By Jodie Wallis, Accenture Canada’s AI Lead, and Amber Mac, technology reporter
The race is on for global industry leaders to take advantage of artificial intelligence (AI) and the wide variety of improvements it brings to virtually every business function. At the same time, concerns are on the rise about the potential social implications and unintended consequences that may come with machines making decisions for humans.
So where does Canada — a country considered to be a global leader in AI research — fit into this exciting yet tumultuous landscape?
Harnessing the power of artificial intelligence must be a top priority for Canada’s leaders. When Prime Minister Justin Trudeau joined us to discuss AI in Canada on Accenture’s podcast The AI Effect, he asserted that if Canada wants to continue its leading role, our businesses and governments need to invest in moving beyond the research, experimentation and pilot phase to implement AI-powered solutions within their operations.
Despite our AI research legacy, implementation is where Canada falls short.
Although Canada is home to plenty of leading minds in tech, Canadian businesses are lagging when it comes to putting AI to work. A global survey conducted by Forbes Insights on behalf of Accenture and others found that Canadian organizations are behind other countries in deploying AI within their operations, and well behind countries that can be considered leaders in the field.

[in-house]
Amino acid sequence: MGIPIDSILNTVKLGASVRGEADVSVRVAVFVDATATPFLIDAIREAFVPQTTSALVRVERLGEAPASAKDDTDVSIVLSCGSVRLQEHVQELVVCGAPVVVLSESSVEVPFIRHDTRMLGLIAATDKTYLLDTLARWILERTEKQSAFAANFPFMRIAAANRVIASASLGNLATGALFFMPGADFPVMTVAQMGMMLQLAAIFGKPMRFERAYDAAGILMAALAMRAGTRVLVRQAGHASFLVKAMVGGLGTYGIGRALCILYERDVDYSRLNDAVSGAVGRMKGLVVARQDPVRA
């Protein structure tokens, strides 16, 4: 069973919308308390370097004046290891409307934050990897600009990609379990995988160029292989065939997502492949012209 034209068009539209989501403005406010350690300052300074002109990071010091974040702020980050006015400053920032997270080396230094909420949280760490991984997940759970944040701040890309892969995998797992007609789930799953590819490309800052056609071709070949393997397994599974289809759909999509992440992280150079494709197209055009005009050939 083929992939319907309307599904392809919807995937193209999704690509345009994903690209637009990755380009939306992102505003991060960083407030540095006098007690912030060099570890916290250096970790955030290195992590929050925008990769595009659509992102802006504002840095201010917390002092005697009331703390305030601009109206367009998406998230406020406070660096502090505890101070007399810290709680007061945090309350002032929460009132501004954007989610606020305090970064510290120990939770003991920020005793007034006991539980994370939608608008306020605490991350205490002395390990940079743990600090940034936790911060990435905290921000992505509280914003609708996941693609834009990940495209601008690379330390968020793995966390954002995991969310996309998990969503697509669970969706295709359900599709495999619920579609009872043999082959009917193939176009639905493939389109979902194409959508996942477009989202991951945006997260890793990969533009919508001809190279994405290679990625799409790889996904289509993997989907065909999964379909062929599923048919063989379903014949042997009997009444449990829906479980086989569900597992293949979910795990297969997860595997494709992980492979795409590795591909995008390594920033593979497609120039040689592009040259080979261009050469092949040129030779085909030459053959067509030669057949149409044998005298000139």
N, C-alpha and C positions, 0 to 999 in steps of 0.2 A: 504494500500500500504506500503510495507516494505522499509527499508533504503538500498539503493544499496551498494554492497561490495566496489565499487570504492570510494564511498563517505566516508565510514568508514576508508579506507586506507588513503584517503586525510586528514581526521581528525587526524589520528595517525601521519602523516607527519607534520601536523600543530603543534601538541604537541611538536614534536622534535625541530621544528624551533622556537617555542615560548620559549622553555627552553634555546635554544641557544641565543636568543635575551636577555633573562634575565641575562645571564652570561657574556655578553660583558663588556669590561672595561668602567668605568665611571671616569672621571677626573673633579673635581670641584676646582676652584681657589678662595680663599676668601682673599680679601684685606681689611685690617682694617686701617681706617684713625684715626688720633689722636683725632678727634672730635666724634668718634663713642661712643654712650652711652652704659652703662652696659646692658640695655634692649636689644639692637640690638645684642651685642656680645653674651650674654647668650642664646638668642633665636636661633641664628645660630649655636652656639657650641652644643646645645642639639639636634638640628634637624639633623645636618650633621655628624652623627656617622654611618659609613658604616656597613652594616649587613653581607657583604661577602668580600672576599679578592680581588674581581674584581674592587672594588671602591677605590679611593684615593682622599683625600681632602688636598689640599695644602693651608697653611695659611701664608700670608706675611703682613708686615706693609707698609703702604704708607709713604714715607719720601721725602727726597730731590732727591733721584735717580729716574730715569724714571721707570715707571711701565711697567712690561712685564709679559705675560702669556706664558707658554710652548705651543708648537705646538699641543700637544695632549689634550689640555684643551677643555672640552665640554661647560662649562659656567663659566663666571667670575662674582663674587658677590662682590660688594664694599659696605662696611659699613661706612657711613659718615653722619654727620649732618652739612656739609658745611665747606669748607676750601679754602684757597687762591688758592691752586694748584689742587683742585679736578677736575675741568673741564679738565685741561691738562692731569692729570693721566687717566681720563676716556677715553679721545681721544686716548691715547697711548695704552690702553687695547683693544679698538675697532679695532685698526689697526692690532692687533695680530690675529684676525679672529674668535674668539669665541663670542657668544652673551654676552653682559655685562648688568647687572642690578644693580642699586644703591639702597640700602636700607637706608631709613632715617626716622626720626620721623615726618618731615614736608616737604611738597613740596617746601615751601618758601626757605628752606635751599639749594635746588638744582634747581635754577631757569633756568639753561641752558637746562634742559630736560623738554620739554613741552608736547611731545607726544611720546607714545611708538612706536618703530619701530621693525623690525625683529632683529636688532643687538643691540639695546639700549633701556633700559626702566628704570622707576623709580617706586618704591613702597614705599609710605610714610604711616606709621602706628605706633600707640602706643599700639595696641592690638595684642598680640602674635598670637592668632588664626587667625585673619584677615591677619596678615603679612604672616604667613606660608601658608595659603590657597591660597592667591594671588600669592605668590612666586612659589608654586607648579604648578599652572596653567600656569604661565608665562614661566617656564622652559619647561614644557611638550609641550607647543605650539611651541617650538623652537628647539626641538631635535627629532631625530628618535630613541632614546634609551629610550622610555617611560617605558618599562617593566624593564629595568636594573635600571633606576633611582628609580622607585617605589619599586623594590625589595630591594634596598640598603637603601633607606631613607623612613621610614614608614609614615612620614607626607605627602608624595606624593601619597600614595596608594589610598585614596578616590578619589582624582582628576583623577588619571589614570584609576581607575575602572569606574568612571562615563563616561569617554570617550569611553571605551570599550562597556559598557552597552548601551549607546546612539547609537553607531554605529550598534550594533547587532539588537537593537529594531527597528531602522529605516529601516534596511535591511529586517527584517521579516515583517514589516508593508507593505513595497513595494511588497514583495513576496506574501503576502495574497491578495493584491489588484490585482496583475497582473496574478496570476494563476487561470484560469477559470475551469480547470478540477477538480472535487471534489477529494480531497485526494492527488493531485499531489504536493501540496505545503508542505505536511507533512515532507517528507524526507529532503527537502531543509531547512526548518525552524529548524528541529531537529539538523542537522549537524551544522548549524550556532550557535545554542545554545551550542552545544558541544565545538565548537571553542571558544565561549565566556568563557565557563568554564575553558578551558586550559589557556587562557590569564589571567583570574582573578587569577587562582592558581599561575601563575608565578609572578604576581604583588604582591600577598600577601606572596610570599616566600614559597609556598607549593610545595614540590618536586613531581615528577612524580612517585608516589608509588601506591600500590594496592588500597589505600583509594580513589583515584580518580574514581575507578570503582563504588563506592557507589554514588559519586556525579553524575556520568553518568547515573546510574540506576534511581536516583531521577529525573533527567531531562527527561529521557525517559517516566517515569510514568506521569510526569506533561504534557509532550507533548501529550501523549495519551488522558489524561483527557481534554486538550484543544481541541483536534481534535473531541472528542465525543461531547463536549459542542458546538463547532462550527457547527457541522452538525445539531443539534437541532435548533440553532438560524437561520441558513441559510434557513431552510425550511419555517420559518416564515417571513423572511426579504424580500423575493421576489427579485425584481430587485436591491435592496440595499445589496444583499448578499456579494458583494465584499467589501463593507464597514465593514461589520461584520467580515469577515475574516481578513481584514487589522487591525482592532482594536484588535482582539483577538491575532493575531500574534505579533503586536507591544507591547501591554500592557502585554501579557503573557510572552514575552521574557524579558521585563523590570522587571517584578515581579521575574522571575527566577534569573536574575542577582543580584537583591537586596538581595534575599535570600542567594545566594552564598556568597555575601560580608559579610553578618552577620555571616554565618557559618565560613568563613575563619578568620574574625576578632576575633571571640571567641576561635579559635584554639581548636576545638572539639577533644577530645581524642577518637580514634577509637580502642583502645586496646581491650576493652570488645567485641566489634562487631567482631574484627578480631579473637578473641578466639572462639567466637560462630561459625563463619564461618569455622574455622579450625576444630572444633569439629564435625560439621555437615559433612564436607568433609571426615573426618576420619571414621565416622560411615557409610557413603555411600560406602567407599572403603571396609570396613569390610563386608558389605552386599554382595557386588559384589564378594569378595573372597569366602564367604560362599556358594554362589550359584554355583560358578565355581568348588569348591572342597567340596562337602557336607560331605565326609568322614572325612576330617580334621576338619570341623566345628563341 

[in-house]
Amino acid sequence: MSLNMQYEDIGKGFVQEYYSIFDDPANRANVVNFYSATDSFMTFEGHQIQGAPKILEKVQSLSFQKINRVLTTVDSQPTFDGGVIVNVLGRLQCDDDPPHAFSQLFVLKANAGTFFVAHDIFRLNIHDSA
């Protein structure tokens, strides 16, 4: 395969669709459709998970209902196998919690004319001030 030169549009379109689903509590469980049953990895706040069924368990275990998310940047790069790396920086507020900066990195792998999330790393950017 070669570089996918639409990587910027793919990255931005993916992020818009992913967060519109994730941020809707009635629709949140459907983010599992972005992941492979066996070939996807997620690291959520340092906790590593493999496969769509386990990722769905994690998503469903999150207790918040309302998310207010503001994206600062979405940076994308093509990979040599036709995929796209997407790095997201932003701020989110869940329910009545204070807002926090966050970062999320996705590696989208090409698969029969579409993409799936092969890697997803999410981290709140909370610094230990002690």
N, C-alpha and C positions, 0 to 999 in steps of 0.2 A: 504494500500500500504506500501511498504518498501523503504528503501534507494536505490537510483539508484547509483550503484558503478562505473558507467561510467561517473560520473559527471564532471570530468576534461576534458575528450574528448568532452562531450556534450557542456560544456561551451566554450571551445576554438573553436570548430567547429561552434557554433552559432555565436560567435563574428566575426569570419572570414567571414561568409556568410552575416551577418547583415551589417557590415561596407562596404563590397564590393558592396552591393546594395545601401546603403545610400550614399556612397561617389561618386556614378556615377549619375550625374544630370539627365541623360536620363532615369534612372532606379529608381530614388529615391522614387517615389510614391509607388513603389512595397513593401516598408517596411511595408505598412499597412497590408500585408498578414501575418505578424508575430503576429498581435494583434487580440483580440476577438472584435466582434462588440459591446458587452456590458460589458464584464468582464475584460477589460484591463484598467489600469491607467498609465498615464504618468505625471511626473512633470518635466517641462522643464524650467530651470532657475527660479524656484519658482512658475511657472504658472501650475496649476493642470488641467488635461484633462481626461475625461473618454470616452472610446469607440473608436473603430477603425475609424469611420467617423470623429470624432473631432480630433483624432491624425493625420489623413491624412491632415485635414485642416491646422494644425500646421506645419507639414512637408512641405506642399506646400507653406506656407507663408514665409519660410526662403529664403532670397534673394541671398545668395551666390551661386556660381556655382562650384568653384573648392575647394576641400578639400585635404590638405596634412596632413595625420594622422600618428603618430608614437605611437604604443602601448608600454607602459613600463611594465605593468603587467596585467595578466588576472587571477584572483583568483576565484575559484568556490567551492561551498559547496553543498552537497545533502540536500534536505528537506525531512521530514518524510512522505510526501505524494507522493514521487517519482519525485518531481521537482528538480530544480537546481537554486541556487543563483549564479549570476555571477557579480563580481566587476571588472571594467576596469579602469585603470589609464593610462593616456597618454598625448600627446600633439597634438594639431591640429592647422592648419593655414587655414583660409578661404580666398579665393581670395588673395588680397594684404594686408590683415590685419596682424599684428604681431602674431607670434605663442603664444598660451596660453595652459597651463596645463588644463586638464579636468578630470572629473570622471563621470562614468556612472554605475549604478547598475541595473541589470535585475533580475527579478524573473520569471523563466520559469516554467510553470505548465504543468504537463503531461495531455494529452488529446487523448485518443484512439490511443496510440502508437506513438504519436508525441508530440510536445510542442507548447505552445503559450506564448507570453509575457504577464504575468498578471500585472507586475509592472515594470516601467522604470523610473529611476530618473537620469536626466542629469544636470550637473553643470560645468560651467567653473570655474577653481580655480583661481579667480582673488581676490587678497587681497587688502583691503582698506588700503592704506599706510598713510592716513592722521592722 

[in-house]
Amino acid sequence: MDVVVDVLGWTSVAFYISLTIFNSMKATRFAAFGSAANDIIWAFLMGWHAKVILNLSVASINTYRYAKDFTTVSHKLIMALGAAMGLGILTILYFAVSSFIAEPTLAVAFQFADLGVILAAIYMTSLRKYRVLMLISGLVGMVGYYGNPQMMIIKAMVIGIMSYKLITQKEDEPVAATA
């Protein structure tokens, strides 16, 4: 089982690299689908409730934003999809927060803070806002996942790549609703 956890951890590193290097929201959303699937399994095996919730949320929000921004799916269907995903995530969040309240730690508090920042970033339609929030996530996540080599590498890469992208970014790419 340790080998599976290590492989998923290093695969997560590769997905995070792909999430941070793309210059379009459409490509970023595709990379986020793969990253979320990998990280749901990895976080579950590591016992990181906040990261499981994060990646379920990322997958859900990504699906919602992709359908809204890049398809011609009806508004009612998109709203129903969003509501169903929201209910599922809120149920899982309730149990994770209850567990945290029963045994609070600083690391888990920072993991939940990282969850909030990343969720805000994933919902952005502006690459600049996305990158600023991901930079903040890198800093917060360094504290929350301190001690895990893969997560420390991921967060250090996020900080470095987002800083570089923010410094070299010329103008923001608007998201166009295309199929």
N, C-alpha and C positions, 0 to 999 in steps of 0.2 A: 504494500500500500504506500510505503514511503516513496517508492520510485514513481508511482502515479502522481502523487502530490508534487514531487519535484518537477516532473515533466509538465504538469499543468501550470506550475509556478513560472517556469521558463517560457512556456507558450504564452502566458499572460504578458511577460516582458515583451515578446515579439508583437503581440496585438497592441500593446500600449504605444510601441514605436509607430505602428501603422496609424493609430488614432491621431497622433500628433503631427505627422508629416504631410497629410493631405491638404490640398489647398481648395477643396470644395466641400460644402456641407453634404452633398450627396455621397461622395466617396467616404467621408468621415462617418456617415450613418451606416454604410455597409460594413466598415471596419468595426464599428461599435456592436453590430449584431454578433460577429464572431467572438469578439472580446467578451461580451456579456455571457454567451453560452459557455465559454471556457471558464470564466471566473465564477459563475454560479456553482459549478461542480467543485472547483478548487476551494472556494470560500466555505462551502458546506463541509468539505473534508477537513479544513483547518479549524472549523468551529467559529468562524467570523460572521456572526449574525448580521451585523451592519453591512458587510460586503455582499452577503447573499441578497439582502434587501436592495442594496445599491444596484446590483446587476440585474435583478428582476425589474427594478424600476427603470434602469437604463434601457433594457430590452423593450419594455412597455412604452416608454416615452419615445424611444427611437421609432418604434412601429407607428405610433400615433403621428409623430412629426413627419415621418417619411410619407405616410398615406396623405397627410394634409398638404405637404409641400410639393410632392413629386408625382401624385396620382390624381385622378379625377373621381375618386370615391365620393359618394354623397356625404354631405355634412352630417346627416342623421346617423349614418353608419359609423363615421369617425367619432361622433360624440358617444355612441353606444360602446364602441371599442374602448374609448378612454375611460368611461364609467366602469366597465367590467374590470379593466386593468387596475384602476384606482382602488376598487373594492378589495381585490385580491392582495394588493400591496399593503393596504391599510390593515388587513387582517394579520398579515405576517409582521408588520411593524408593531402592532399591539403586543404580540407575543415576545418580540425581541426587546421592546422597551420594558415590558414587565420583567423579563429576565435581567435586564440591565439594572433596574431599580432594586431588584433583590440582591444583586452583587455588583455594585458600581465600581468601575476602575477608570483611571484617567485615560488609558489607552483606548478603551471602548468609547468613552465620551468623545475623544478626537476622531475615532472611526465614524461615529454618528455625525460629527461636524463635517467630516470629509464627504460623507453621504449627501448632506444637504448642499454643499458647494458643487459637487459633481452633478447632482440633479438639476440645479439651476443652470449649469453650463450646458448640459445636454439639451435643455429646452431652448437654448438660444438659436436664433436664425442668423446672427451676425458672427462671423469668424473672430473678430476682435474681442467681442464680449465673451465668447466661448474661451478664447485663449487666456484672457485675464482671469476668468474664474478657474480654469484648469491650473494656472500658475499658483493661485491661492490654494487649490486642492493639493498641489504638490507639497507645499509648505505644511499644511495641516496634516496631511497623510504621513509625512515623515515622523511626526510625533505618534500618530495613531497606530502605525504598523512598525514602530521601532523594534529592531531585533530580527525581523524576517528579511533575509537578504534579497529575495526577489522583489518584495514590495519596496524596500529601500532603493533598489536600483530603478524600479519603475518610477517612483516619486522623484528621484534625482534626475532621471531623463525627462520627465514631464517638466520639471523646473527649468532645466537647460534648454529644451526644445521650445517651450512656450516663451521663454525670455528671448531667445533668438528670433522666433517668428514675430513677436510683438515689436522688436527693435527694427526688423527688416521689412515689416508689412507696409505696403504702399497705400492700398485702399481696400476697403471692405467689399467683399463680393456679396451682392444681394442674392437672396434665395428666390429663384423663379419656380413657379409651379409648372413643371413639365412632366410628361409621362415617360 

The survey looked at responses from 305 global business leaders, including 44 from Canada. Around the world, 51 per cent of respondents said the impact of the deployment of AI-based technologies on their operations has been“successful” or “highly successful.” Of those surveyed from Canada, only 31 per cent said the same — the lowest among any of the countries polled.
So, what’s holding us back? In our recent discussions with business leaders, we found the biggest challenges constraining AI adoption don’t revolve around the time or cost of deploying new technology. These, as well as data, are certainly blockers for many use cases, but some of the biggest challenges revolve around organizational readiness and “ethical” questions about unintended consequences like bias, opaqueness and unauthorized data uses.
We asked about these issues in our global survey: Nearly 20 per cent of respondents identified “resistance from employees due to concerns about job security” as a challenge to their AI efforts; 57 per cent also highlighted concerns from employees feeling threatened or overstrained. While business and technology leaders themselves anticipate little threat to job numbers from AI, the need for more proactive communication, and of course an emphasis on training for new skills, is clear.
It’s also required across all levels and roles. A recent study of 100 top Canadian CFOs conducted by Odgers Berndtson found that 70 per cent of respondents did not have confidence in their team’s skillset to support an AI transformation strategy either.
Read the source article in The Financial Post.